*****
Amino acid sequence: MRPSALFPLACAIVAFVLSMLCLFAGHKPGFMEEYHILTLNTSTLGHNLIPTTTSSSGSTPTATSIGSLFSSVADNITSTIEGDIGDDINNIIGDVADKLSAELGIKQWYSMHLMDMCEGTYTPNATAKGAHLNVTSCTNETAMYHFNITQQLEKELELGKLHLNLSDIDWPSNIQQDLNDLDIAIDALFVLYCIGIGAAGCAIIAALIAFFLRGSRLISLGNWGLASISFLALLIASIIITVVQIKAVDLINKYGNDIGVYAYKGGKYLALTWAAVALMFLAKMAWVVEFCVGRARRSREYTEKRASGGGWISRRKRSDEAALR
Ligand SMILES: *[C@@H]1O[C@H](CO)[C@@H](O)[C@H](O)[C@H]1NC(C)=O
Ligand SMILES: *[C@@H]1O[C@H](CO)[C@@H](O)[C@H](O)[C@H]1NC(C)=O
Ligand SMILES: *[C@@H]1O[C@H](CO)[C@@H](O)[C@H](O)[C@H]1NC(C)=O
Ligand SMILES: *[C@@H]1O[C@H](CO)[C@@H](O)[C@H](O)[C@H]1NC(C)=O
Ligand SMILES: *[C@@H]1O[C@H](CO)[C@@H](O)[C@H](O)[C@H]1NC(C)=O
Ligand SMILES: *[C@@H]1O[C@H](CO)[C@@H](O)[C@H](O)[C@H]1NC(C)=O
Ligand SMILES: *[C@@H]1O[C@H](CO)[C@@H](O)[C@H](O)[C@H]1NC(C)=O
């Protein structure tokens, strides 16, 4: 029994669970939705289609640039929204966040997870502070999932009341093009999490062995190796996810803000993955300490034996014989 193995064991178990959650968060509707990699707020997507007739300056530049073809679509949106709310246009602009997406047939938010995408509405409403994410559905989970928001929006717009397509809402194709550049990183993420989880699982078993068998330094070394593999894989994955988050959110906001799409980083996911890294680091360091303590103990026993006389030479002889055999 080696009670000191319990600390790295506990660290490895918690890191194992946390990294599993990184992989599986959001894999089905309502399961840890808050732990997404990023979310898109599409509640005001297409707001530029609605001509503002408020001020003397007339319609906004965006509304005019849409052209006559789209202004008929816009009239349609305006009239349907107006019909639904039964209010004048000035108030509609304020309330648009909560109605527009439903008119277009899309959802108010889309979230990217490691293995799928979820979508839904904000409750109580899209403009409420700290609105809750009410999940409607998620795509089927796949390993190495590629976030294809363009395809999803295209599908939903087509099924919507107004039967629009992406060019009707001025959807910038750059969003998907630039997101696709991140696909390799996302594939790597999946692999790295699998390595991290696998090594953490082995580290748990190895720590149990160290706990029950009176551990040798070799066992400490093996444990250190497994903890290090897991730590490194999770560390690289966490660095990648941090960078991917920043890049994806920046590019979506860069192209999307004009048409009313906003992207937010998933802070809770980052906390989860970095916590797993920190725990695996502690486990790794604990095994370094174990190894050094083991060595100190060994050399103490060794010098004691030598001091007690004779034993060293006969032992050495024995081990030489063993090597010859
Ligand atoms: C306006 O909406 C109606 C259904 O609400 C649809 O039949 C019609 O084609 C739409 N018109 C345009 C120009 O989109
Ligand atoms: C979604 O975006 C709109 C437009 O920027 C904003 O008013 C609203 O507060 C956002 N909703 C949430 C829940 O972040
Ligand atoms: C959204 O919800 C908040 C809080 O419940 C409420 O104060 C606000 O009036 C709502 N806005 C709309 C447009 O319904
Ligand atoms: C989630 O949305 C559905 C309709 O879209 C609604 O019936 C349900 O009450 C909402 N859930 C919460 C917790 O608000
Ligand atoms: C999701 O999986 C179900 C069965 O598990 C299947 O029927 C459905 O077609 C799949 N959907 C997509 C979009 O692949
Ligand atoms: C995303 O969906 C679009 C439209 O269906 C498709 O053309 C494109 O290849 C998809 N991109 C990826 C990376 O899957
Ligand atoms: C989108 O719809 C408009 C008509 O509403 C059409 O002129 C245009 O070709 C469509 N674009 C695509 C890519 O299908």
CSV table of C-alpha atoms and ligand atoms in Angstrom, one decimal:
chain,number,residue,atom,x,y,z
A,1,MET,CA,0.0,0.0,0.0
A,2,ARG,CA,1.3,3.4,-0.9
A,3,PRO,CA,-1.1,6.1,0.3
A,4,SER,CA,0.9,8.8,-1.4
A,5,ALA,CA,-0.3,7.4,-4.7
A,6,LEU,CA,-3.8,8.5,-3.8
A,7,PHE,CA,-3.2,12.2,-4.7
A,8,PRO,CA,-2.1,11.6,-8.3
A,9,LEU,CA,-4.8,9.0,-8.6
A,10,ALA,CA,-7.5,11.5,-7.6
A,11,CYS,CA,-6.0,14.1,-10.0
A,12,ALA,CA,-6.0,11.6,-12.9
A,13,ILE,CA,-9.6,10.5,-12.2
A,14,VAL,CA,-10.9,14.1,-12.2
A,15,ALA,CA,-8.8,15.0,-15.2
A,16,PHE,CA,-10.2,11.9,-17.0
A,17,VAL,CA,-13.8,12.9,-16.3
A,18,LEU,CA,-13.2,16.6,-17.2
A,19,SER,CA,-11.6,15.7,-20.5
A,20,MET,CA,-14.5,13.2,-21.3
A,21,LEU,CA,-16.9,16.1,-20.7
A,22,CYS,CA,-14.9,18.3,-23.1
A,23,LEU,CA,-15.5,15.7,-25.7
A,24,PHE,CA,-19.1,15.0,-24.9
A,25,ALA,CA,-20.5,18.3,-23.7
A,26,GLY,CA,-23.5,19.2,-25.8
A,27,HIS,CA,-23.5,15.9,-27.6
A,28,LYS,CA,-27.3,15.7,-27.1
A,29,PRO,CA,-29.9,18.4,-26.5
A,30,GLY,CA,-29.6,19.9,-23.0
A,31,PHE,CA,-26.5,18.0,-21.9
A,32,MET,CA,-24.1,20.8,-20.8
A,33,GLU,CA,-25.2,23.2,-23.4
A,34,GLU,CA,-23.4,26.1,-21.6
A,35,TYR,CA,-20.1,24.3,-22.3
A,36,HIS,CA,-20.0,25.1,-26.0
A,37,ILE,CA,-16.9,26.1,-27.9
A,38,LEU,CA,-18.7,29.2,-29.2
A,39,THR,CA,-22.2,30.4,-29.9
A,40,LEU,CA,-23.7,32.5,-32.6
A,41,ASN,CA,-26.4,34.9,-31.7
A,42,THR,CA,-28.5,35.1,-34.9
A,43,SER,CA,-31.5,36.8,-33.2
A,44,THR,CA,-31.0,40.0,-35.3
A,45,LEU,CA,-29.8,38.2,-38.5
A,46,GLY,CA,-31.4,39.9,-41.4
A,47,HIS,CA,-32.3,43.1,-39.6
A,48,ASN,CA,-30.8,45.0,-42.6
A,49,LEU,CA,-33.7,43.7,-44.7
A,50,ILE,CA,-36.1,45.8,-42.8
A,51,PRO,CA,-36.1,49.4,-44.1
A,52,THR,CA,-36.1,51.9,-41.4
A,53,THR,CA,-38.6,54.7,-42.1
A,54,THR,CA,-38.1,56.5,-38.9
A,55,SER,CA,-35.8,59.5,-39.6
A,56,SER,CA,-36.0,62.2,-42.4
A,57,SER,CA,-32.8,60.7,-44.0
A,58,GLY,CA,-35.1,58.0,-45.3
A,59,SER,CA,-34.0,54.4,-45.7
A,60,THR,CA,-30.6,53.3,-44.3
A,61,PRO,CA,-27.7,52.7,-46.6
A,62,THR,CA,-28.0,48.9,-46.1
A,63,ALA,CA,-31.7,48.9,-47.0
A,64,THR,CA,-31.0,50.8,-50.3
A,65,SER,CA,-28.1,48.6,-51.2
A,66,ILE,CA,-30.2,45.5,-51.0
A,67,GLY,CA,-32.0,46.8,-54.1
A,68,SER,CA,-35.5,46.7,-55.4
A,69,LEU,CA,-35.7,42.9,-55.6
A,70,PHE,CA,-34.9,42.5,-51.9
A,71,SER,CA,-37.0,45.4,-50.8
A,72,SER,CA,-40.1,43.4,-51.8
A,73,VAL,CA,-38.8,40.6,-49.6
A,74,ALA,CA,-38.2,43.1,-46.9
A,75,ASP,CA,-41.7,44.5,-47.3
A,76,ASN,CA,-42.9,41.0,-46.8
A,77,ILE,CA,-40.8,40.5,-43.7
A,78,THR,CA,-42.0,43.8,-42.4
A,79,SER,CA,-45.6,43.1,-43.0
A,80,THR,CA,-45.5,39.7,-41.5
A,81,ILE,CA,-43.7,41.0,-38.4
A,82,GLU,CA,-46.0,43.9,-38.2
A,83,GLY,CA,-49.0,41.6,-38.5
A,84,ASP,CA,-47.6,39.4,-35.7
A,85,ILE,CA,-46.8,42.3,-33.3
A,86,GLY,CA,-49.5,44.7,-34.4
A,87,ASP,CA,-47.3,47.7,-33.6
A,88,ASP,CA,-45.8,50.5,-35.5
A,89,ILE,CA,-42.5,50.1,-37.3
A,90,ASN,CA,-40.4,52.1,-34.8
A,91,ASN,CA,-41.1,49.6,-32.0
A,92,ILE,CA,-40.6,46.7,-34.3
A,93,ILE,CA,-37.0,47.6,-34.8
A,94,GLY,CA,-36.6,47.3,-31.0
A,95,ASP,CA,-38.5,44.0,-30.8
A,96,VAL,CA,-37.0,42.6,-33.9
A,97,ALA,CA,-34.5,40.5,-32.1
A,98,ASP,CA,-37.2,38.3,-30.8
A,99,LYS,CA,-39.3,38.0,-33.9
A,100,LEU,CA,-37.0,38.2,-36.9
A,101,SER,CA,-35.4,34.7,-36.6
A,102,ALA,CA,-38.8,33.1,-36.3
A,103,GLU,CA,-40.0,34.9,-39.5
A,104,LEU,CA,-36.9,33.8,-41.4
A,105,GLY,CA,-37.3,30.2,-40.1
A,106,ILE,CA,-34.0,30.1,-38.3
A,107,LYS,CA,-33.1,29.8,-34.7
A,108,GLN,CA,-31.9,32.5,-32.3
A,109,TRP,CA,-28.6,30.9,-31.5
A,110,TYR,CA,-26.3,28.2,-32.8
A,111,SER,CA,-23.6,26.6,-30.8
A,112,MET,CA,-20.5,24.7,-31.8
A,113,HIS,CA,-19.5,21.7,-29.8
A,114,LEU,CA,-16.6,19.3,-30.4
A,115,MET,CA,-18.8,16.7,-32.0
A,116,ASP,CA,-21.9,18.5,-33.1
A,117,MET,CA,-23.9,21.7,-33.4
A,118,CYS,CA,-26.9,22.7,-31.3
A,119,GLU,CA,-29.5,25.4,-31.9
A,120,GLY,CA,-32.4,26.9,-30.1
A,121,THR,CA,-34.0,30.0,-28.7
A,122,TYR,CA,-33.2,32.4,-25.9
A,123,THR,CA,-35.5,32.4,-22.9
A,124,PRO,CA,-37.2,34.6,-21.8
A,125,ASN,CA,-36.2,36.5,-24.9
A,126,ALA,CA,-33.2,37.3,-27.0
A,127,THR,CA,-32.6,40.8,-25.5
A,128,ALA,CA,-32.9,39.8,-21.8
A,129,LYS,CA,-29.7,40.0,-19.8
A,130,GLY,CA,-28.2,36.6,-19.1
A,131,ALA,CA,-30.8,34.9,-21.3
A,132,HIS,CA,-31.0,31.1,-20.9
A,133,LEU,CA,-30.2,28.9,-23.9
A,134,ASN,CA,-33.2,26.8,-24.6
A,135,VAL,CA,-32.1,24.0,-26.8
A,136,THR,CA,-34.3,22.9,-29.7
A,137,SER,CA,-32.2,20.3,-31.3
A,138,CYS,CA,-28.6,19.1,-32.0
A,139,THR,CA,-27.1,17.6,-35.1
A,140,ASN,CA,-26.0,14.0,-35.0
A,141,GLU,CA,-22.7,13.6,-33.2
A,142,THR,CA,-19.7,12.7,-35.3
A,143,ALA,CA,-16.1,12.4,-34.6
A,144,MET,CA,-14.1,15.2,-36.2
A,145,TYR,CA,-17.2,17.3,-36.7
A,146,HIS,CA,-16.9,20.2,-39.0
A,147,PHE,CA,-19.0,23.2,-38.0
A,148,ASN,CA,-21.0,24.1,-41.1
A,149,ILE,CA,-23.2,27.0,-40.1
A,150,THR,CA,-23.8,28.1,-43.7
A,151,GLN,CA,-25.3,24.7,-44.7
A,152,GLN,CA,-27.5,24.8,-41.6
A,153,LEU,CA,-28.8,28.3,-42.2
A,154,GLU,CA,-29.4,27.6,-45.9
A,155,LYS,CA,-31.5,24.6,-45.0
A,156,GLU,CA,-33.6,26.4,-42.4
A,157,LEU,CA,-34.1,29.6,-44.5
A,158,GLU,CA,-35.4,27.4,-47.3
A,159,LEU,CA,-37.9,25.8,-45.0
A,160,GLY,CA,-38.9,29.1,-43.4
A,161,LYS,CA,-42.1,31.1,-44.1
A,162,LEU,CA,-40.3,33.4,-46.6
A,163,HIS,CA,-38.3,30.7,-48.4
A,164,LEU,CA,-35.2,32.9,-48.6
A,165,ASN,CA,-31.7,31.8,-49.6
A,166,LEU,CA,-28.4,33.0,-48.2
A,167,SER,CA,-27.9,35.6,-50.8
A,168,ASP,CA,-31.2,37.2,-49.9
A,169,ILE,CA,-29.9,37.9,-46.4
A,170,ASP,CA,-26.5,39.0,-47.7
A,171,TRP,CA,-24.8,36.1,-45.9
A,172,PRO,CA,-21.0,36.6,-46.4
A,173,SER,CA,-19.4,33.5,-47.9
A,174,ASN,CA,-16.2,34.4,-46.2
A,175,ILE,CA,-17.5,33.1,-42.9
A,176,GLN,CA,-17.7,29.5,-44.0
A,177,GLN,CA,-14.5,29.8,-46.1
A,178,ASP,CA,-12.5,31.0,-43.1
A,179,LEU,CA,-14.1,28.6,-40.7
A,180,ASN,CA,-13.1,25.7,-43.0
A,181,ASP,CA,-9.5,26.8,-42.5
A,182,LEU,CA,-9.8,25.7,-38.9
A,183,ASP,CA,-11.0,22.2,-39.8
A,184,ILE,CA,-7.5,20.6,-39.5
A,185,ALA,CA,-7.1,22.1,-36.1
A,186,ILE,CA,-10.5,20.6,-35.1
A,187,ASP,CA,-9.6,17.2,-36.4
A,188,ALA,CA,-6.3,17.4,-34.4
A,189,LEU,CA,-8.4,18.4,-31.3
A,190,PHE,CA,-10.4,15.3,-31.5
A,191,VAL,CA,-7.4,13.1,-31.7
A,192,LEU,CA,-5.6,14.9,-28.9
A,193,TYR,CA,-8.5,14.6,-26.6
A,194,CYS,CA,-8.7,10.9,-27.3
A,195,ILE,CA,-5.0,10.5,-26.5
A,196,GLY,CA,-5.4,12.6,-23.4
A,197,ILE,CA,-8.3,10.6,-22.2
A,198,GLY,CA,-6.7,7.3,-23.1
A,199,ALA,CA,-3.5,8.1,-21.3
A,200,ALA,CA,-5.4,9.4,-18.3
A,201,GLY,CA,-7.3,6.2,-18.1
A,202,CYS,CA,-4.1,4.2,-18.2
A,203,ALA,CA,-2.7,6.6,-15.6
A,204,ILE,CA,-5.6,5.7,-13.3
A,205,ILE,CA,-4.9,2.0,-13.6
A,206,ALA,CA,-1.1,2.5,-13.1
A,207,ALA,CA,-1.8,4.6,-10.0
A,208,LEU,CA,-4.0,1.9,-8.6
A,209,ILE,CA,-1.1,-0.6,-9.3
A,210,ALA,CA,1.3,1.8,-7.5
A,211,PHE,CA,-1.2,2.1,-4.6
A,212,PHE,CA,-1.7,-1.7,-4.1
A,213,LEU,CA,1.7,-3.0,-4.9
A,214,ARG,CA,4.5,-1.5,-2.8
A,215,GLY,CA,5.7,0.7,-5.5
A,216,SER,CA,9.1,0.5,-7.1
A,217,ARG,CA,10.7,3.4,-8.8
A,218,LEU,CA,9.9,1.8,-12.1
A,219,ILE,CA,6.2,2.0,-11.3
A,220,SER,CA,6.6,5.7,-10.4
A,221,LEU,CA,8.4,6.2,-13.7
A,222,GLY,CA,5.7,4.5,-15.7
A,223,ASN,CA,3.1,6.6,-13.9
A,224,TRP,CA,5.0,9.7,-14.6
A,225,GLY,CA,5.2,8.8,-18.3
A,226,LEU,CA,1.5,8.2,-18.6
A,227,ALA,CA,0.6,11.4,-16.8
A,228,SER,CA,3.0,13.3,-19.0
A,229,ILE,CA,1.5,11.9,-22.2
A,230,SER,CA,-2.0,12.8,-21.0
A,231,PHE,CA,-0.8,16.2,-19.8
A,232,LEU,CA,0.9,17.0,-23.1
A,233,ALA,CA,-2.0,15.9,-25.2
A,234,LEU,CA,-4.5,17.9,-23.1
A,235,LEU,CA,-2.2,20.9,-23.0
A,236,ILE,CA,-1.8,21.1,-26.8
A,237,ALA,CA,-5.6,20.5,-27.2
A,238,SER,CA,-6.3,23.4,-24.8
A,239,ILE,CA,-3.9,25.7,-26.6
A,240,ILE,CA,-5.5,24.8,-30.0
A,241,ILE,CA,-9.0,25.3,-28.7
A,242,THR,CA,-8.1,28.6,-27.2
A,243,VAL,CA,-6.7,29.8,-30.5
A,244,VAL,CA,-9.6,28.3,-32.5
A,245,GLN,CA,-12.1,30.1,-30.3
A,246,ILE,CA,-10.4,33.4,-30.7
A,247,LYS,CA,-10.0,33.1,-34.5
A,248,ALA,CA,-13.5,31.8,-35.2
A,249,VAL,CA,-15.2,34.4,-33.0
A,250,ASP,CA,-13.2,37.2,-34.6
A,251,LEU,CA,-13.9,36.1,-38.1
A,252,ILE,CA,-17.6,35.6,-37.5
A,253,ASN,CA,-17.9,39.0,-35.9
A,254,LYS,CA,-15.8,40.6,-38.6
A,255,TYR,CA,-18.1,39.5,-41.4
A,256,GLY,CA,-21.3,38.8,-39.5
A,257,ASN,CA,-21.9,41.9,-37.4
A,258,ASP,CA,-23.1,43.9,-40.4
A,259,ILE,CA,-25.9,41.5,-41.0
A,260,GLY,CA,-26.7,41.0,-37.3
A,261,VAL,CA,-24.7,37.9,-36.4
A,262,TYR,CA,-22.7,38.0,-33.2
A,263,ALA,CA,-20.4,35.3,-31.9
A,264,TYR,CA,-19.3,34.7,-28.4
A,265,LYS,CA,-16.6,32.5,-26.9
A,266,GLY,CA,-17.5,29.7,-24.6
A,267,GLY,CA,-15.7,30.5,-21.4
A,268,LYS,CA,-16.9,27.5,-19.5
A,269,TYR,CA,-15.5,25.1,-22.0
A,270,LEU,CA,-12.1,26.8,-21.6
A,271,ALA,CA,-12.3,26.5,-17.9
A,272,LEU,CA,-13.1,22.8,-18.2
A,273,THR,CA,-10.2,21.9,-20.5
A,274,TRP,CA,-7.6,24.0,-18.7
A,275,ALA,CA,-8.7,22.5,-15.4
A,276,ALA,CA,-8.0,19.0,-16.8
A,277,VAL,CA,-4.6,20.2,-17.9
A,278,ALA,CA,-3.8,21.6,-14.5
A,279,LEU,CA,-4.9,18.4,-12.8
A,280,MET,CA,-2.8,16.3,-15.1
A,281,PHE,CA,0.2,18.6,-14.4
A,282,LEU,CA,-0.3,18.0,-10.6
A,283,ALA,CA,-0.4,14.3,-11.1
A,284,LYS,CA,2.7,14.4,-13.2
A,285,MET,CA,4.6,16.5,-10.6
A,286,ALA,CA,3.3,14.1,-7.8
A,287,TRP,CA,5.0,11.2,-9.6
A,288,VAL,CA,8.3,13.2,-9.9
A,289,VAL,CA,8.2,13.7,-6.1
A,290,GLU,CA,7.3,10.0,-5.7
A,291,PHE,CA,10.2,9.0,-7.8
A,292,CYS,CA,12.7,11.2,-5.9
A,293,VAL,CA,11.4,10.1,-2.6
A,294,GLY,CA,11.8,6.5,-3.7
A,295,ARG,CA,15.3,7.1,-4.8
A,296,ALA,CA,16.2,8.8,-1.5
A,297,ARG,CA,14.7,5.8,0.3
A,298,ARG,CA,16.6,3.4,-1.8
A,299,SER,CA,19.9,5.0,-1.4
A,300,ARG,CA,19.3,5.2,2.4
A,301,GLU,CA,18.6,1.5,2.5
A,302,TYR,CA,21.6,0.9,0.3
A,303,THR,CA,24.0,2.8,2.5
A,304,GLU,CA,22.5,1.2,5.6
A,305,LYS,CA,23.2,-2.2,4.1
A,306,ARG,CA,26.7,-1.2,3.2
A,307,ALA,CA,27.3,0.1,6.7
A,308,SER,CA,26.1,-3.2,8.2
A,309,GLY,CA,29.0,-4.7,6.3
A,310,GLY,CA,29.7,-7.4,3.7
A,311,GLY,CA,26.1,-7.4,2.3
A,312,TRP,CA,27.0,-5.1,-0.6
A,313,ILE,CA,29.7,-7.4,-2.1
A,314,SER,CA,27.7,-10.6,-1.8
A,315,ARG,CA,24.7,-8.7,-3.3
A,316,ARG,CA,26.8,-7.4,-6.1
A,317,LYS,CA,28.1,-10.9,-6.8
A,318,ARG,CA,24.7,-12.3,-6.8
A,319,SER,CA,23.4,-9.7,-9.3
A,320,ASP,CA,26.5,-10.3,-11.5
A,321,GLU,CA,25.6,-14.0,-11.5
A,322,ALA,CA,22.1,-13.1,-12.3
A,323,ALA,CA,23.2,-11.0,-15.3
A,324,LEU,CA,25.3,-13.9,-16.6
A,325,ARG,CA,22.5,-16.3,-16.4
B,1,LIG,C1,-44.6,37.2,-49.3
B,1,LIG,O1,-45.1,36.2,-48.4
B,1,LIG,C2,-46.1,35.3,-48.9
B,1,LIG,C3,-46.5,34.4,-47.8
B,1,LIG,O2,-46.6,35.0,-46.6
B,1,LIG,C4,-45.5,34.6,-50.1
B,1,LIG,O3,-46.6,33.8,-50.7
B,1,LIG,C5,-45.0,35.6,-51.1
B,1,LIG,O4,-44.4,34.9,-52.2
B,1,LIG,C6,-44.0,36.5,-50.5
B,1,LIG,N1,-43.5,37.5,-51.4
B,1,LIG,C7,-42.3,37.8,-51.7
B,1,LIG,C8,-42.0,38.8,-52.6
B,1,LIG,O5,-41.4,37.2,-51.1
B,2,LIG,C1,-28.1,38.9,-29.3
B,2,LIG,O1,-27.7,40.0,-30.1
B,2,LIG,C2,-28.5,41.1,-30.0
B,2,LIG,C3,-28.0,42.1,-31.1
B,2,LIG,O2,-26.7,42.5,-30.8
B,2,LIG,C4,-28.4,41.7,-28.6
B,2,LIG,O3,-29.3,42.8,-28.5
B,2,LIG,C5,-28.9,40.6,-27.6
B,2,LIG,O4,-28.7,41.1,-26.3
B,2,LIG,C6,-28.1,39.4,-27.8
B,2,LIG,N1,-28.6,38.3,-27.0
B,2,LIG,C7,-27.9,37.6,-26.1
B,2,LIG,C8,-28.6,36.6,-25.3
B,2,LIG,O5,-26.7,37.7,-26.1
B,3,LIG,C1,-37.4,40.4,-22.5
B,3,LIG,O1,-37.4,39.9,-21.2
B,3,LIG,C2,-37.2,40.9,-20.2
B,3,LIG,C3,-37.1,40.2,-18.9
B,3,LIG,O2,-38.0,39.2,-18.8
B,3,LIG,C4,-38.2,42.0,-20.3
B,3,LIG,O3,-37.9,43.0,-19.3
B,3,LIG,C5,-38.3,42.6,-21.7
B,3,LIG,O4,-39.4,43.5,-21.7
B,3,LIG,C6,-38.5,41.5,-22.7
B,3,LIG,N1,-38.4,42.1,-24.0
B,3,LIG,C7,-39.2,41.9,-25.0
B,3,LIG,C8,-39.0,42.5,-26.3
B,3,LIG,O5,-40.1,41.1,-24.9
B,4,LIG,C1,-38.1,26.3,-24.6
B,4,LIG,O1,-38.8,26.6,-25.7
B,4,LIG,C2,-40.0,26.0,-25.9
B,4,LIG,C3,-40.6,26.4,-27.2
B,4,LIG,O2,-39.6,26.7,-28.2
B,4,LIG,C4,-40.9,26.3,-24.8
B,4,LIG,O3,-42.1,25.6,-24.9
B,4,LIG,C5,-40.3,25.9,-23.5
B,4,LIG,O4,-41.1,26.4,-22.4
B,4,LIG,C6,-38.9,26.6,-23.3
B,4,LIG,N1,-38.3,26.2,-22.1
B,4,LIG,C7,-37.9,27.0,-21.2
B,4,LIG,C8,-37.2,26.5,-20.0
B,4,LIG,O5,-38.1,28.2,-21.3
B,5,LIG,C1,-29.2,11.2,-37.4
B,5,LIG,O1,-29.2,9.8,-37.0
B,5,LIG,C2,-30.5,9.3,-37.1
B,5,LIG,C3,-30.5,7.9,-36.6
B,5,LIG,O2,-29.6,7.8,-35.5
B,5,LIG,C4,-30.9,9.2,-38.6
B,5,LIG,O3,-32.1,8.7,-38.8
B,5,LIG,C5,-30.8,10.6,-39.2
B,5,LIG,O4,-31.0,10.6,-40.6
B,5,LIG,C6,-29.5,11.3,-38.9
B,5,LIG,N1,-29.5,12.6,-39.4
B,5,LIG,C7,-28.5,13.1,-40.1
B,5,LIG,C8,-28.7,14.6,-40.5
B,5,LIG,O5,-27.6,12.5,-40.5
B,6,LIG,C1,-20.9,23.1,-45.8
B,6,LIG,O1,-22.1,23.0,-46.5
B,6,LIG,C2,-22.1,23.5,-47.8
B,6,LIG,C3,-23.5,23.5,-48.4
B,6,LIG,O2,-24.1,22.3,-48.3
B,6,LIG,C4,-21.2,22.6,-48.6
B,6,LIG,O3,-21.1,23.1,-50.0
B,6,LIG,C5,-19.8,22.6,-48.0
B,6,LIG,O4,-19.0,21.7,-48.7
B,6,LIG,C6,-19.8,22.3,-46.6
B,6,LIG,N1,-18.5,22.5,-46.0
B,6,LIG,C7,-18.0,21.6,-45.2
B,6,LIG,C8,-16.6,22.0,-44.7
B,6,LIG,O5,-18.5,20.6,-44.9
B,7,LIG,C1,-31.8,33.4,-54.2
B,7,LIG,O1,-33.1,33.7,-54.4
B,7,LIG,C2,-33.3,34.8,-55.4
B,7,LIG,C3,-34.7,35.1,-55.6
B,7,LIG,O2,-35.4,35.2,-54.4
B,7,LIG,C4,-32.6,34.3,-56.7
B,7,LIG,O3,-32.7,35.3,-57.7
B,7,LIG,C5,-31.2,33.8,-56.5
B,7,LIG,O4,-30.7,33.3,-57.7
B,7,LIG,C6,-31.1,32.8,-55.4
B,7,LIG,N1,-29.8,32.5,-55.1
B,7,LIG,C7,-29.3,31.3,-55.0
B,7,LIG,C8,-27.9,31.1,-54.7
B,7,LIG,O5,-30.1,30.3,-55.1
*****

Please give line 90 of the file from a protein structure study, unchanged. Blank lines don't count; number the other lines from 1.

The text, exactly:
A,72,SER,CA,-40.1,43.4,-51.8